Neighbors prefer new plan for Sunny Point

State's latest proposal addresses traffic, wetlands issues

Posted: Friday, June 29, 2001

The state Department of Transportation's preferred plan to reduce congestion and improve safety at the Sunny Point intersection comes in response to neighborhood concerns, according to DOT preliminary design and environmental chief Chris Morrow.

After a meeting with residents in March, the department reworked its designs, Morrow said. About 25 people attended a public meeting Thursday about the improvement plans.

The state's preferred solution would build a new road connecting Glacier Highway and Egan Drive, cutting through the west end of the Big Kmart parking lot. An undercrossing or tunnel would go under Egan Drive to connect Glacier Highway to the Sunny Point neighborhood. The undercrossing, which would have room for pedestrians and bicycles, would not connect directly with Egan, DOT preliminary engineering manager Pat Carroll said.

Sunny Point residents had objected to a different option that would construct a half-diamond interchange and re-align streets within the Sunny Point neighborhood. Resident Sally Rue said the state's new alternative addresses comments from neighbors and would be good for kids and bicyclists.

"You can throw a rock to Dzantik'i Heeni (Middle School), but it's hard for kids to get there," she said.

Still, there's no perfect solution, she said.

"It might be nice to look at the cumulative impacts of what they're going to do with other intersections," she said.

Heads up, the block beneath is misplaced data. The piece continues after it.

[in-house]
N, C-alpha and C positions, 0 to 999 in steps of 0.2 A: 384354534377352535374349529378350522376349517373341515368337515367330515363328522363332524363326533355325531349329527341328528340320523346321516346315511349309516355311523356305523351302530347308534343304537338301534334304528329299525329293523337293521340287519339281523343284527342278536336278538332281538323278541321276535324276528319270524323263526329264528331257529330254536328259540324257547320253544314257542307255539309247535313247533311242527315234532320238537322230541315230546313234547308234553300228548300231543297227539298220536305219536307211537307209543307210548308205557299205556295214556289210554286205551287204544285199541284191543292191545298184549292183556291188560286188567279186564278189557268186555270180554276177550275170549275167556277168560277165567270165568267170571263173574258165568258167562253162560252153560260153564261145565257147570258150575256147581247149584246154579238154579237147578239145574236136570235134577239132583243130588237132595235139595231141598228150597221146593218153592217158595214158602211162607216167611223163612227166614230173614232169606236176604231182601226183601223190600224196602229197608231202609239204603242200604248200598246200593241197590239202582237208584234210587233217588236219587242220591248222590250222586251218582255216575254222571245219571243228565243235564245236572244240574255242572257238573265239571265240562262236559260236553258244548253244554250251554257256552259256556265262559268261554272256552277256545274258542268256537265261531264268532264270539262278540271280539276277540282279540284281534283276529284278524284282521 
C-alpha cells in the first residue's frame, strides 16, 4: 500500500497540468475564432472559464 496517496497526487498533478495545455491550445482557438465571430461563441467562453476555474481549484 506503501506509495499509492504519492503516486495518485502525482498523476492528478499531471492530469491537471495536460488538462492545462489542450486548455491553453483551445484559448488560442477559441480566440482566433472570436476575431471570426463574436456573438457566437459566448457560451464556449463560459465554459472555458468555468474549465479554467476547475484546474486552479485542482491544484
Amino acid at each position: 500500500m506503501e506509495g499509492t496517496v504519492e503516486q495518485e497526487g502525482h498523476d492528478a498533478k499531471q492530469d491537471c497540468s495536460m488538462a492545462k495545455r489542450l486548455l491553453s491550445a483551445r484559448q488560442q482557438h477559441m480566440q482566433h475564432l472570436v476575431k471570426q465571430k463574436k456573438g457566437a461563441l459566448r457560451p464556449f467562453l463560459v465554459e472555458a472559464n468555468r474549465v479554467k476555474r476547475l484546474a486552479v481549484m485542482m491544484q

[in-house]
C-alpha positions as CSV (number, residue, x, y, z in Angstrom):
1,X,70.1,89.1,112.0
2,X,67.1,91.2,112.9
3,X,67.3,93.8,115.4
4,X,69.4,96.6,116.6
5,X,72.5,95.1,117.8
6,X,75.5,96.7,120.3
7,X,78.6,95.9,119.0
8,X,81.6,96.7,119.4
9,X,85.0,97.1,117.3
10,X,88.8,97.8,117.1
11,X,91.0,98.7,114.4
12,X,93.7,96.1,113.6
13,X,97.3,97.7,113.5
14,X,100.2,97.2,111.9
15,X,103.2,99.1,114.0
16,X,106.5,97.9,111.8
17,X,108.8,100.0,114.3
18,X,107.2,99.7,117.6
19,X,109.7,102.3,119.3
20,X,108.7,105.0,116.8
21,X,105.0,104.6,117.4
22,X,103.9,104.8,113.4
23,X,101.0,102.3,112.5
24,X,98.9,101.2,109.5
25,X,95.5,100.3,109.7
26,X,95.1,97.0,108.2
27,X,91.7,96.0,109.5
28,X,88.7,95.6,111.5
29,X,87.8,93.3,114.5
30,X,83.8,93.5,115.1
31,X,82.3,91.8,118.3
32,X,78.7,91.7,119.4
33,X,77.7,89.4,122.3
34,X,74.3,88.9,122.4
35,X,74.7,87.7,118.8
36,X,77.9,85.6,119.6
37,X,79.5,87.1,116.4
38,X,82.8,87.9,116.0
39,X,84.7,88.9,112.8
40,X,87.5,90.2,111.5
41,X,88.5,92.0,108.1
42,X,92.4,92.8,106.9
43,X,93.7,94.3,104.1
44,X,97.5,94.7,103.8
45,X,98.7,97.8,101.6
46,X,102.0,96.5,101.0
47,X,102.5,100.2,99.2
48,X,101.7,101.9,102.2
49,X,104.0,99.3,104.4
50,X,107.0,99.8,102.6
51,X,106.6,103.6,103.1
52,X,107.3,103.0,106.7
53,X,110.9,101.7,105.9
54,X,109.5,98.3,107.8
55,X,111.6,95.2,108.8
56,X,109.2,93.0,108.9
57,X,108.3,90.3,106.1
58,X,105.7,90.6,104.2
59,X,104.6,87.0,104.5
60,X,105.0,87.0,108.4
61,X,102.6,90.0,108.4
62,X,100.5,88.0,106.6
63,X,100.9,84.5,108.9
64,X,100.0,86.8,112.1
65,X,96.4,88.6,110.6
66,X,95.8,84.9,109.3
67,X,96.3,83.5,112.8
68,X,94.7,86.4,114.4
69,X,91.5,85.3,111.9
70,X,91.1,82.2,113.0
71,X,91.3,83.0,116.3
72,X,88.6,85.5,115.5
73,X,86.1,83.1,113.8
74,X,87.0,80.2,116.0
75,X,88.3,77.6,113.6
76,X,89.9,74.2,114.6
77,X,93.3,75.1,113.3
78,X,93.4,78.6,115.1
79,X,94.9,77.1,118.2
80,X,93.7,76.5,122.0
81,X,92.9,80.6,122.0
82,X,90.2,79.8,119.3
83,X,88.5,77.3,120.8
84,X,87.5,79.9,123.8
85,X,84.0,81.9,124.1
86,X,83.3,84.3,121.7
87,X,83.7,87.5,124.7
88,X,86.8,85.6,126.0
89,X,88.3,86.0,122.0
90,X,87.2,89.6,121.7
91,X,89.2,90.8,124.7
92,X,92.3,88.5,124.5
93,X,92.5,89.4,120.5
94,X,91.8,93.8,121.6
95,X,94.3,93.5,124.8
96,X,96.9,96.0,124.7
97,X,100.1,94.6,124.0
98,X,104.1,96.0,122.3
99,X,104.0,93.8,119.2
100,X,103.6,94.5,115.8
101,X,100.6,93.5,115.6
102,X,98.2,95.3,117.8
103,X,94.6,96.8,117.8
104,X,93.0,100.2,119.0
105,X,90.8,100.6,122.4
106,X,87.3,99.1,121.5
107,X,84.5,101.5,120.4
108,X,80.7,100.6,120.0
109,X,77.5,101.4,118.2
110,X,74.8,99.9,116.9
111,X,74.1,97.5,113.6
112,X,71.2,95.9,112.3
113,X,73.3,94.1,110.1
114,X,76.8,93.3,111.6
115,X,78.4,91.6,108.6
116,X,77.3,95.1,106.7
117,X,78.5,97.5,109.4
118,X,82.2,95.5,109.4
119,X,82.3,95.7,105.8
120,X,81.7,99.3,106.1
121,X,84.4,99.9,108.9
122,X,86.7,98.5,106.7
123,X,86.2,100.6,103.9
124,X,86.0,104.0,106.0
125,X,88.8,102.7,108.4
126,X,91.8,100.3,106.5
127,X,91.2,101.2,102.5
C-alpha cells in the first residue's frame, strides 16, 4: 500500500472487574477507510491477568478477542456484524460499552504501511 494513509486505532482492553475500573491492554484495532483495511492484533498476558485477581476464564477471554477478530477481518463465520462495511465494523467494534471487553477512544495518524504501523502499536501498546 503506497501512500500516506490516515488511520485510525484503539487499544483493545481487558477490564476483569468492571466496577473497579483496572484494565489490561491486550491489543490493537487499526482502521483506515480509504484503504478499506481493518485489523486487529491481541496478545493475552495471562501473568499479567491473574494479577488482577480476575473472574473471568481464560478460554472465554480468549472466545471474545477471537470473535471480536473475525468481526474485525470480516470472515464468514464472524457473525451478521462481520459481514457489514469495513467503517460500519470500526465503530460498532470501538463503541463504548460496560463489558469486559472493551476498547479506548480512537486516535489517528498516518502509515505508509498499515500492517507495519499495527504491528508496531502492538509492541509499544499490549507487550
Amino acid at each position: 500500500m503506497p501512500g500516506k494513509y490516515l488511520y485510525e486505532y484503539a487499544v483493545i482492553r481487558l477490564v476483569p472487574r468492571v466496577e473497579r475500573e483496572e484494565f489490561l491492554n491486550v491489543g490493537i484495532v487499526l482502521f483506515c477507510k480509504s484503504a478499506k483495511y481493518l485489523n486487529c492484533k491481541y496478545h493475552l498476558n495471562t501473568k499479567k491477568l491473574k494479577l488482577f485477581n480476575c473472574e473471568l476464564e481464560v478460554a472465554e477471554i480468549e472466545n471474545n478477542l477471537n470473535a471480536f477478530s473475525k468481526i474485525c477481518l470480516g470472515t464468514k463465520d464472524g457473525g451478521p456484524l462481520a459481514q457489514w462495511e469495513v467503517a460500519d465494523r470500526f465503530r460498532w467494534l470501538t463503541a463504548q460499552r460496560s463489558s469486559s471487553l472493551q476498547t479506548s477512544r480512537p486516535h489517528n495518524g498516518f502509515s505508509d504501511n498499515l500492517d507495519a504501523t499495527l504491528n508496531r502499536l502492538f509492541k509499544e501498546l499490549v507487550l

Wayne Hoyt, a Sunny Point resident, said the state's preferred solution would be good for pedestrians and wetlands. His small children would benefit from the bicycle improvements, he said.

"I think this alternative is perfect," he said. "I can walk to work. There will be one less car on the highway."

Eric Wilkerson, who lives on Engineer's Cutoff, said the Lemon Creek area is difficult to transit, especially with left-turns on Egan limited. He said he'd like to see the project move a little faster.

"What's the holdup? It's a tough deal with a lot of issues to address but you've got to do something," he said.

Paul Farnsworth, project manager for the Williams Express gas station near the current Egan Drive off ramp, said his company isn't wildly enthusiastic about losing the Sunny Point intersection, but understands what's driving the changes.

"We don't want to turn into a ghost town. We're willing to work with DOT," he said.

The state's six options are variations on a half-diamond or diamond interchange and range from $12 million to $19 million. The preferred solution would cost $19 million and would provide a possible connection to a second crossing over Gastineau Channel. It is the only option that would not include filling in a portion of the Mendenhall Wetlands State Game Refuge, according to the department.

Since 1996, the intersection between Sunny Drive and Glacier Highway has been ranked in the top five intersections for car accidents in Southeast Alaska. Traffic has increased 30 percent on Egan Drive and 70 percent on Glacier Highway in the Lemon Creek Valley in the last 10 years, according to DOT.

The department closed left turns from Glacier Highway onto Egan in the area in the mid-1980s. If the intersection is left as is, further traffic restrictions are possible, Carroll said.

The department will begin an environmental analysis later this summer that would include further study of wetlands, neighborhoods, noise, fish streams and other issues. The document should be finished a year from now, with construction starting in 2004 or 2005, Morrow said. Construction could be complete in 2006, he said.

The department is accepting written comments on the proposals through July 16, and plans to schedule future public hearings as work continues. Additional information is available on the state Department of Transportation Web site at

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